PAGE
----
Why pick on Pratt anyway?



Letters to the Editor
THE AGE
April 29, 2009
Dr Gavin Putland

The supply of land is fixed; they’re not making any more of it. Therefore the owners of land automatically constitute a cartel, even if they don’t bother organising themselves. And because access to land is essential, the rents and prices of land are competed upward to absorb the economy’s capacity to pay. That’s why the first home owners’ boost went straight into land values.

Any policy that would weaken the power of the land cartel — e.g. letting land tax rise with land values, so that absentee landowners have to seek tenants or buyers to cover the tax bill — is condemned as an assault on property rights.

And woe to any producers of any other essential commodity, such as cardboard packaging, who organise themselves as a cartel, making their product land-like and thus obtaining a share of the profits that would otherwise accrue to landowners. Yes, producers’ cartels make their unearned profits not at the expense of other producers and consumers, but at the expense of landowners. So they’re treated as criminal conspiracies, and only death will rescue the perpetrators from the prosecutors.

But landowners, whose unearned profits really do come at the expense of producers and consumers, are treated as pillars of society.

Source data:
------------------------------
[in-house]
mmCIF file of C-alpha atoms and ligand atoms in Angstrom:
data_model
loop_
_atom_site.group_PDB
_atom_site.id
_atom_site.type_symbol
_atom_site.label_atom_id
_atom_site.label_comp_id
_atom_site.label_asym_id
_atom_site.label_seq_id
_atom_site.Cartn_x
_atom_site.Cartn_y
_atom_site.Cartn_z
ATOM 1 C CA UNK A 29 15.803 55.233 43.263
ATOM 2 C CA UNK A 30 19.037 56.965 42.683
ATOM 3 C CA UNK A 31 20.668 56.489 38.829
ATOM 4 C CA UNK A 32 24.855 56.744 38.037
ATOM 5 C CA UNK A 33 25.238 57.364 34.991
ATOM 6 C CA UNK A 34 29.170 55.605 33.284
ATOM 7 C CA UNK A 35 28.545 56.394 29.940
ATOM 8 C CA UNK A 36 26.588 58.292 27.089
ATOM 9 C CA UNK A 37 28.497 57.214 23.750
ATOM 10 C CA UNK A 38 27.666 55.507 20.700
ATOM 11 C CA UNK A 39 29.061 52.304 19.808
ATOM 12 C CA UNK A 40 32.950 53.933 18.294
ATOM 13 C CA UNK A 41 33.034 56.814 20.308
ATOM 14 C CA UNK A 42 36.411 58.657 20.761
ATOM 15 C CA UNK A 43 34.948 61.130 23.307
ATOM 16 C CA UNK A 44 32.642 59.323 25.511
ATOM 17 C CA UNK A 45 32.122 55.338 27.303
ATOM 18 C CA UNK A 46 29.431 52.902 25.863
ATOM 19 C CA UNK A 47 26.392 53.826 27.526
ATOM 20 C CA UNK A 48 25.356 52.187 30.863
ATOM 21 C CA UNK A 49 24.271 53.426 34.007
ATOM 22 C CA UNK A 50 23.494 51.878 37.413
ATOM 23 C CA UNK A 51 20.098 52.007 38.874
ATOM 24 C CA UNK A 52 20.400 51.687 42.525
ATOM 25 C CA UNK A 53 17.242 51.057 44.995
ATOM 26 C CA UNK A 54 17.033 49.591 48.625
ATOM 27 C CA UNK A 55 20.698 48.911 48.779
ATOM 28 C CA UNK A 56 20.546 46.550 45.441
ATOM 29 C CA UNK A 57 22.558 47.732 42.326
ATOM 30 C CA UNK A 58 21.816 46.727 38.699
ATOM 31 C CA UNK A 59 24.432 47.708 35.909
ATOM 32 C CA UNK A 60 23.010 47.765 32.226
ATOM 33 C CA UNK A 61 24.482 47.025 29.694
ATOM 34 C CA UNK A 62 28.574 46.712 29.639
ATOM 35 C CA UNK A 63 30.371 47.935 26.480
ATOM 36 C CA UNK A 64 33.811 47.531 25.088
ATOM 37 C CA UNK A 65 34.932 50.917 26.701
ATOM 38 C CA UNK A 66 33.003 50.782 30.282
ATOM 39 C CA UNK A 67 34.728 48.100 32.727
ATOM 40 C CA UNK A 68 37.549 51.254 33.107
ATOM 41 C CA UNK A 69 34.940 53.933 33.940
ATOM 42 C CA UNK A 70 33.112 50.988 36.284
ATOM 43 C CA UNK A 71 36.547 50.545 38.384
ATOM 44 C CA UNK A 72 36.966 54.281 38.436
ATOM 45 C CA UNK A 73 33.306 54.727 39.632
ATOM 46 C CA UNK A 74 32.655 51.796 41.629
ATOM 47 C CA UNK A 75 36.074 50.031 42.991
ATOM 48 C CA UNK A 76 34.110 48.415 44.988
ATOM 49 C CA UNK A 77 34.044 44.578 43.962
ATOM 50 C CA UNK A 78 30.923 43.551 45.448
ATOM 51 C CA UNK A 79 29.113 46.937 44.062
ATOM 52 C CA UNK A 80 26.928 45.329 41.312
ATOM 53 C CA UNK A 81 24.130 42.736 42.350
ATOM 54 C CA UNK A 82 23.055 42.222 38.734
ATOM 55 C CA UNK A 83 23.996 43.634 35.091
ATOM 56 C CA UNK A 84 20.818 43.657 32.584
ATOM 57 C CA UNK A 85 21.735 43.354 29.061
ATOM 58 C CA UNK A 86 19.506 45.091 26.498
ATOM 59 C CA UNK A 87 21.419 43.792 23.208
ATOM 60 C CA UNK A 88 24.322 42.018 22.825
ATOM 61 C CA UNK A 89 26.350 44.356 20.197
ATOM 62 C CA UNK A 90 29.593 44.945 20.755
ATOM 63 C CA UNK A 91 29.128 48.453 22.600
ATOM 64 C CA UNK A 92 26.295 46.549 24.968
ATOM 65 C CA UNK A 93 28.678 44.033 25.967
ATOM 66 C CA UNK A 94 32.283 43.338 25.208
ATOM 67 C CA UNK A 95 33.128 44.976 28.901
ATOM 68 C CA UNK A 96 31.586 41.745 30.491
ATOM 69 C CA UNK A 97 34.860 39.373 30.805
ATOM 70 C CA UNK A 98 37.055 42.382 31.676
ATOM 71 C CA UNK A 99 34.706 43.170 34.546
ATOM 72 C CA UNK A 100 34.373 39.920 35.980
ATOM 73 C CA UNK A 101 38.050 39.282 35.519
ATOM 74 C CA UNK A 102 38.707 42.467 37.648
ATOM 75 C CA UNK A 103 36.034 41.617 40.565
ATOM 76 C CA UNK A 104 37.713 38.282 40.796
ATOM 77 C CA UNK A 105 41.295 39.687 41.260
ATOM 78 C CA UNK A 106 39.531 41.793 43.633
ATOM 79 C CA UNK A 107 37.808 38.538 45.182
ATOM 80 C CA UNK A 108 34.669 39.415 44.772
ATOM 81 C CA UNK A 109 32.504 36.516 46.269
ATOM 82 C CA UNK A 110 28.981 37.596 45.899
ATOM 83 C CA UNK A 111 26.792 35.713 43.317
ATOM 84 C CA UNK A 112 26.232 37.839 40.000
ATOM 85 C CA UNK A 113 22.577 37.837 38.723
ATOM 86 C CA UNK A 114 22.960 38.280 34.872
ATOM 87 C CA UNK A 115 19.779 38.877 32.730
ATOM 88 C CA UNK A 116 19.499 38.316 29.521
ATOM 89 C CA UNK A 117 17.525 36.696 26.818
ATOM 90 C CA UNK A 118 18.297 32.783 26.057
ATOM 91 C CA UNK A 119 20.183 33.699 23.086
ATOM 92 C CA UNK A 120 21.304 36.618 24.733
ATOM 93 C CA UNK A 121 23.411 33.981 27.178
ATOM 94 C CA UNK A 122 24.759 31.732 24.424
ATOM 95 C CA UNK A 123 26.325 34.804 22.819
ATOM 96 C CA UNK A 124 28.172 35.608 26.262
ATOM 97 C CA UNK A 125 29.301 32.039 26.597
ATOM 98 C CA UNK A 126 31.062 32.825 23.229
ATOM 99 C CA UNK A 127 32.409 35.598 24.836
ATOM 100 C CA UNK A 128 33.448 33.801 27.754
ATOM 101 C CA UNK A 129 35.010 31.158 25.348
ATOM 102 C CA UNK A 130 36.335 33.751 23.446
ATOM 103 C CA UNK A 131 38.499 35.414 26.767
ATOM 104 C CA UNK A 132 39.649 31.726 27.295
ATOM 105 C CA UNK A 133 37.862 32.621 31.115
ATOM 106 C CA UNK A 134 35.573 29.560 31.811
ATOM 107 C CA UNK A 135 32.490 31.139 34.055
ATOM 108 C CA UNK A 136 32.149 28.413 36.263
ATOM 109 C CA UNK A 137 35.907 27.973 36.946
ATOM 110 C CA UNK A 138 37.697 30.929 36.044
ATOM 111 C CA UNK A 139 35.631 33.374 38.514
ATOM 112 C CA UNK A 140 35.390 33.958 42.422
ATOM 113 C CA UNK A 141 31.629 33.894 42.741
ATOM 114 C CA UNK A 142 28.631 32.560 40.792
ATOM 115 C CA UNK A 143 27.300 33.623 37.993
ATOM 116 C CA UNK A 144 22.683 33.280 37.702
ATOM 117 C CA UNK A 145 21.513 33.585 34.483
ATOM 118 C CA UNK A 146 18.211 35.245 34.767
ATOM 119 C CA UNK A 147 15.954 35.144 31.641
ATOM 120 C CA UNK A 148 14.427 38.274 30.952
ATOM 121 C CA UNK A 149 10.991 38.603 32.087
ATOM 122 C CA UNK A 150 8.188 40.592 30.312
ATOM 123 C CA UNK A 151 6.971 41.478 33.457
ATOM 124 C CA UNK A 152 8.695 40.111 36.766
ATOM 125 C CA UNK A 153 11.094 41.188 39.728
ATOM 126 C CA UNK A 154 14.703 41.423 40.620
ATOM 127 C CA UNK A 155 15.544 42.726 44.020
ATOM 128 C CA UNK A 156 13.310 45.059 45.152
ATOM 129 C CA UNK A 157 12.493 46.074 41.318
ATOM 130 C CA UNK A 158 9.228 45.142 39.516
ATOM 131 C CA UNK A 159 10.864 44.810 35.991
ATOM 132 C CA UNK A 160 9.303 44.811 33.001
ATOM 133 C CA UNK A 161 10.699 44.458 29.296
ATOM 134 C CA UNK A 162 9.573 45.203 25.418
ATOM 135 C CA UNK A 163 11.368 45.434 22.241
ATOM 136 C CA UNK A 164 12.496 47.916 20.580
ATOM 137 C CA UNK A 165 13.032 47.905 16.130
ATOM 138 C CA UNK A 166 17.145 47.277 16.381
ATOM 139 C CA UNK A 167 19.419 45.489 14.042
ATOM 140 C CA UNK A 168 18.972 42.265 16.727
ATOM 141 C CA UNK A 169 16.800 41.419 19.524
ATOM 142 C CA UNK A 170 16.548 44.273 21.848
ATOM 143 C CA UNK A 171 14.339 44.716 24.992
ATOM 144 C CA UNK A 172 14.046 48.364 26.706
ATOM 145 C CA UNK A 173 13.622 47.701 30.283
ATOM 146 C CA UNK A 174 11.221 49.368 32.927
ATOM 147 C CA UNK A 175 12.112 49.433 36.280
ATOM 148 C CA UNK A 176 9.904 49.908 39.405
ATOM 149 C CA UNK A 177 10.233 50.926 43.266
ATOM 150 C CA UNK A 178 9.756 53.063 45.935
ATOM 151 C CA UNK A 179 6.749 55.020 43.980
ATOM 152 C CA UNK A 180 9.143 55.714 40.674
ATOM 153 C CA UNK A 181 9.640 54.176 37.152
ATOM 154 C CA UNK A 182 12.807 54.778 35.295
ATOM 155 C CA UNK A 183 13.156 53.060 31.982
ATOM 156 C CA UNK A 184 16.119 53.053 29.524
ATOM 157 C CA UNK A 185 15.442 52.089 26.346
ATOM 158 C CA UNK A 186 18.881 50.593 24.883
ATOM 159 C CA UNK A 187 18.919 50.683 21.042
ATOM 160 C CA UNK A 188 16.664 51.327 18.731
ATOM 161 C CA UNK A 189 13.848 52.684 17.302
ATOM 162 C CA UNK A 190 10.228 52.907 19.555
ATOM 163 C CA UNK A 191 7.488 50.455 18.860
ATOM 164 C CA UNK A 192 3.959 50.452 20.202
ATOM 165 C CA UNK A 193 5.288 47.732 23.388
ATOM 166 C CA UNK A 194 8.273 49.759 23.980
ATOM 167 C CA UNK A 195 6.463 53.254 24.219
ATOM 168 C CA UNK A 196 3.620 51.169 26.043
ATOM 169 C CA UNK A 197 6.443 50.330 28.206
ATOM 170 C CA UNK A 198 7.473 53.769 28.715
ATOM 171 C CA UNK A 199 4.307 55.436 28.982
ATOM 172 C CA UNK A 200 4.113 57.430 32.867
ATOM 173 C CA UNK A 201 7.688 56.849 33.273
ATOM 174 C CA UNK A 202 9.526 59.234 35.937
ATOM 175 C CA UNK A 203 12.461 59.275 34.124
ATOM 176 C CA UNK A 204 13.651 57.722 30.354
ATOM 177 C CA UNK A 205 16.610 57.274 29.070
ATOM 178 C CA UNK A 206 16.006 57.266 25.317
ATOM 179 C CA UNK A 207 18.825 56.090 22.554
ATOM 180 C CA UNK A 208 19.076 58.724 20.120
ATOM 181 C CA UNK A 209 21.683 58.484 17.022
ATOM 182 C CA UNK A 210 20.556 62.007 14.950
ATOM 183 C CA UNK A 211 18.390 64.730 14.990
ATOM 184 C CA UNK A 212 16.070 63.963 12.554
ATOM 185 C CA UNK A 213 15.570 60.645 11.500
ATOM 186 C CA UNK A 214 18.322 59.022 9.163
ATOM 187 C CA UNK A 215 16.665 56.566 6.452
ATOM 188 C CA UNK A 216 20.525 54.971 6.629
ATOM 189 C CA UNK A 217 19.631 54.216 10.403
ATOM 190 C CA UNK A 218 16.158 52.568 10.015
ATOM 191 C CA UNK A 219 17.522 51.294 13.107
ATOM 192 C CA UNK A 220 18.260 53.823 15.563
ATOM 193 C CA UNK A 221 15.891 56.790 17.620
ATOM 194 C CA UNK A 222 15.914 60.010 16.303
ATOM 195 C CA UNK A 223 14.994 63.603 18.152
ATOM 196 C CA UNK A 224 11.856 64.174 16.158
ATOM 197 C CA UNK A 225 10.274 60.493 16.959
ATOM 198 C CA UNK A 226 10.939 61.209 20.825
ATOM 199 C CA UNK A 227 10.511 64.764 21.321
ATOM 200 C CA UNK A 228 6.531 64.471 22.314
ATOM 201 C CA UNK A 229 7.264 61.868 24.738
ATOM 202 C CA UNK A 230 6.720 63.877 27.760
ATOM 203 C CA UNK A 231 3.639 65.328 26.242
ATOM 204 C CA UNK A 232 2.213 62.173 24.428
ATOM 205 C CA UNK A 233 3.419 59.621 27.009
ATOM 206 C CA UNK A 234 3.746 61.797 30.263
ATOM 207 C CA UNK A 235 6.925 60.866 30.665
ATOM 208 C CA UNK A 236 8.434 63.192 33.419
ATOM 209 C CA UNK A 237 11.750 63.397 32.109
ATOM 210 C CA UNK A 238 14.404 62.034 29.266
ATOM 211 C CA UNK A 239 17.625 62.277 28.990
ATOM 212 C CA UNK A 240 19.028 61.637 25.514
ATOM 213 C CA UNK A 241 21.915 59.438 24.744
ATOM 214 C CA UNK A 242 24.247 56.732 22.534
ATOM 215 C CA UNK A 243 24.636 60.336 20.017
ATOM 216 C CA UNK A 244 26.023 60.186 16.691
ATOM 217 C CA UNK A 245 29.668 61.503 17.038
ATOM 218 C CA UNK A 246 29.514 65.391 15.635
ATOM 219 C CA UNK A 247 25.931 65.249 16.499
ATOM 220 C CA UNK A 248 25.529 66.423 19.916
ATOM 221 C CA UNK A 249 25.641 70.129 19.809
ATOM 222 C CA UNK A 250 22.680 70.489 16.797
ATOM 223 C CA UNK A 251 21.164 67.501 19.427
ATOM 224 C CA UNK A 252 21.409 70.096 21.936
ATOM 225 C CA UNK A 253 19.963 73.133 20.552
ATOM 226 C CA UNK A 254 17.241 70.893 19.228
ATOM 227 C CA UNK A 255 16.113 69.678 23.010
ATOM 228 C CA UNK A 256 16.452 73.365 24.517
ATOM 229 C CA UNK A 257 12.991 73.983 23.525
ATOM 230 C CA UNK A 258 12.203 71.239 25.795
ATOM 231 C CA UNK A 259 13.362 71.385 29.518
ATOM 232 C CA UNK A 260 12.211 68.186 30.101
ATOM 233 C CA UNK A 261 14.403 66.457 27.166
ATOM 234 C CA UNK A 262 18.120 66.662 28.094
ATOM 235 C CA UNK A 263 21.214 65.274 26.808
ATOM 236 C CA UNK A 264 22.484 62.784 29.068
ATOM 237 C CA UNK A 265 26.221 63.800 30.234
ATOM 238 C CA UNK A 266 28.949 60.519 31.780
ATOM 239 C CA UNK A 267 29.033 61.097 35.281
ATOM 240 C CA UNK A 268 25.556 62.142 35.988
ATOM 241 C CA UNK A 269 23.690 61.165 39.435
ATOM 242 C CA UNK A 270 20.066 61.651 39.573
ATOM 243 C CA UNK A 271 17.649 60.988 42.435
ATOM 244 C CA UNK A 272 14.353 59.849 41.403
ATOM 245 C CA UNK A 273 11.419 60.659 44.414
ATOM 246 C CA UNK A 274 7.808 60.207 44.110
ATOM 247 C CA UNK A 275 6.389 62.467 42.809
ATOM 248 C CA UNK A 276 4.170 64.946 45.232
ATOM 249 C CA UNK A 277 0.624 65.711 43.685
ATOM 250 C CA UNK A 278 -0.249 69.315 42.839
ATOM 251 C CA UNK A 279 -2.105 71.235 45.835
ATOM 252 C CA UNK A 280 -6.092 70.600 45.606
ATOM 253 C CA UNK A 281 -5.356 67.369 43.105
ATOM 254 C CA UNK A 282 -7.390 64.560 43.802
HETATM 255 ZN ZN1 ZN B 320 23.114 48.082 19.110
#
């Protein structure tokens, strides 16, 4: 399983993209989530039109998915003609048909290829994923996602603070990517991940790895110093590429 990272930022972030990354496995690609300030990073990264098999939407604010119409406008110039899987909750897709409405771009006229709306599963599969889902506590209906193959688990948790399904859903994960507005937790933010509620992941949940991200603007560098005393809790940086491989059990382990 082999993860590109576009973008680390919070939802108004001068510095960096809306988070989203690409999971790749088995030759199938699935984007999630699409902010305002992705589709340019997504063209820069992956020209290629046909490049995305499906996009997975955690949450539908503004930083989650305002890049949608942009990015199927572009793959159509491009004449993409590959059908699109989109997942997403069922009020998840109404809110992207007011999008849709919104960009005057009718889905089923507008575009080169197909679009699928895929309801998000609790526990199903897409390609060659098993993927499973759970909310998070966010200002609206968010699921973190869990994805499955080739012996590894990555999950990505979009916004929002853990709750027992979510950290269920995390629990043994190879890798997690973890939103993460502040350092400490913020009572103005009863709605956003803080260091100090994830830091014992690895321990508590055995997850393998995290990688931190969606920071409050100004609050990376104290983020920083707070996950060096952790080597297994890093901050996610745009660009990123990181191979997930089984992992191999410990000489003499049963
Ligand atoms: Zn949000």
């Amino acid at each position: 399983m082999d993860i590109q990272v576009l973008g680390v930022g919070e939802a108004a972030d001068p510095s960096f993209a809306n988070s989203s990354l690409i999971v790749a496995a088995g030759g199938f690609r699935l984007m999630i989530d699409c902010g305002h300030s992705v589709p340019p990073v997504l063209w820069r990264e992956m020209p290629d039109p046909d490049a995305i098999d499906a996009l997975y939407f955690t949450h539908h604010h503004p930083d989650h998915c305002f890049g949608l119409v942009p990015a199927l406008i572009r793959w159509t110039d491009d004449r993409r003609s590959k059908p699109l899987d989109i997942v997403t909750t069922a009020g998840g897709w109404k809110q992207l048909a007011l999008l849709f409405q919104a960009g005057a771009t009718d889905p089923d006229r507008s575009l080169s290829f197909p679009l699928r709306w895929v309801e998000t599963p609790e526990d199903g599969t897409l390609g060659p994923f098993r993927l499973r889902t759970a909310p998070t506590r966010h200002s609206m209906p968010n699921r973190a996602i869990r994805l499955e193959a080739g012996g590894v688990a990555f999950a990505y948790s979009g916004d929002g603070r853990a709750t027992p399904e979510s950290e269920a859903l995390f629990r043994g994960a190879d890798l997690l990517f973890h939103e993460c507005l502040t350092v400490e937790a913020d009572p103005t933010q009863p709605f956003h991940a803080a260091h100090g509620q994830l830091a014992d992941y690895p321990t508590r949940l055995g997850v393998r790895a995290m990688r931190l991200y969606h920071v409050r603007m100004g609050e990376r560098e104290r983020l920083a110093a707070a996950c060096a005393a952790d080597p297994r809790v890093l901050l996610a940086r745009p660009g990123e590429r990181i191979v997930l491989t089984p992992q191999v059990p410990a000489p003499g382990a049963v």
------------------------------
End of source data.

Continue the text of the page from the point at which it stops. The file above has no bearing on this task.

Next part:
2 Comments

  1. lee vardi04-05-2009

    Land and house prices DO NOT move upward because they reflect the economy’s capacity to pay. They move upward because of a deliberate collusive arrangement between state and federal governments and the banking industry which constrain land release and provide artificial incentives such as the “first homeowners grant” which simply inflate prices as they are doing now. The result is Austalia’s Herengracht index being around 6.2 which is incredibly high compared with other western countries. Extremely clever marketing and manipulation ensuring huge revenue streams for banks and governments[through taxes and stamp duty] is the end result. Australians DO NOT live in a lucky country when it comes to putting a roof over their heads…….if they only realized it. Eventually the bubble will burst….when?…..when the consumer becomes “better informed” and wiser.

  2. Gavin R. Putland06-05-2009

    Dear “lee vardi”,

    In the letter rejected by the AGE, I merely affirmed that rents and prices of land “absorb the economy’s capacity to pay.” I did not deny that they can absorb more than that — although if they do, this is obviously not sustainable in the long term.

    So if you are suggesting that land prices absorb not only the ACTUAL capacity to pay, but also the APPARENT capacity due to loose credit and government subsidies, and that such artificial inflation of the market must eventually lead to a crash, I agree.

    But for better or worse, that’s not what the letter was about.

    And if you are claiming that there are too many constraints on land release, I also agree, provided that the constraints include not only boundaries on horizontal growth, but also tax policies that make it too easy for developers and speculators to hoard land, building-height limits that needlessly restrict the use of the vertical dimension, and building-approval processes that restrict the supply of housing for those who can only afford to rent, and who therefore cannot use land or space unless someone else has already built on it or into it.

    But again that’s not what the letter was about.

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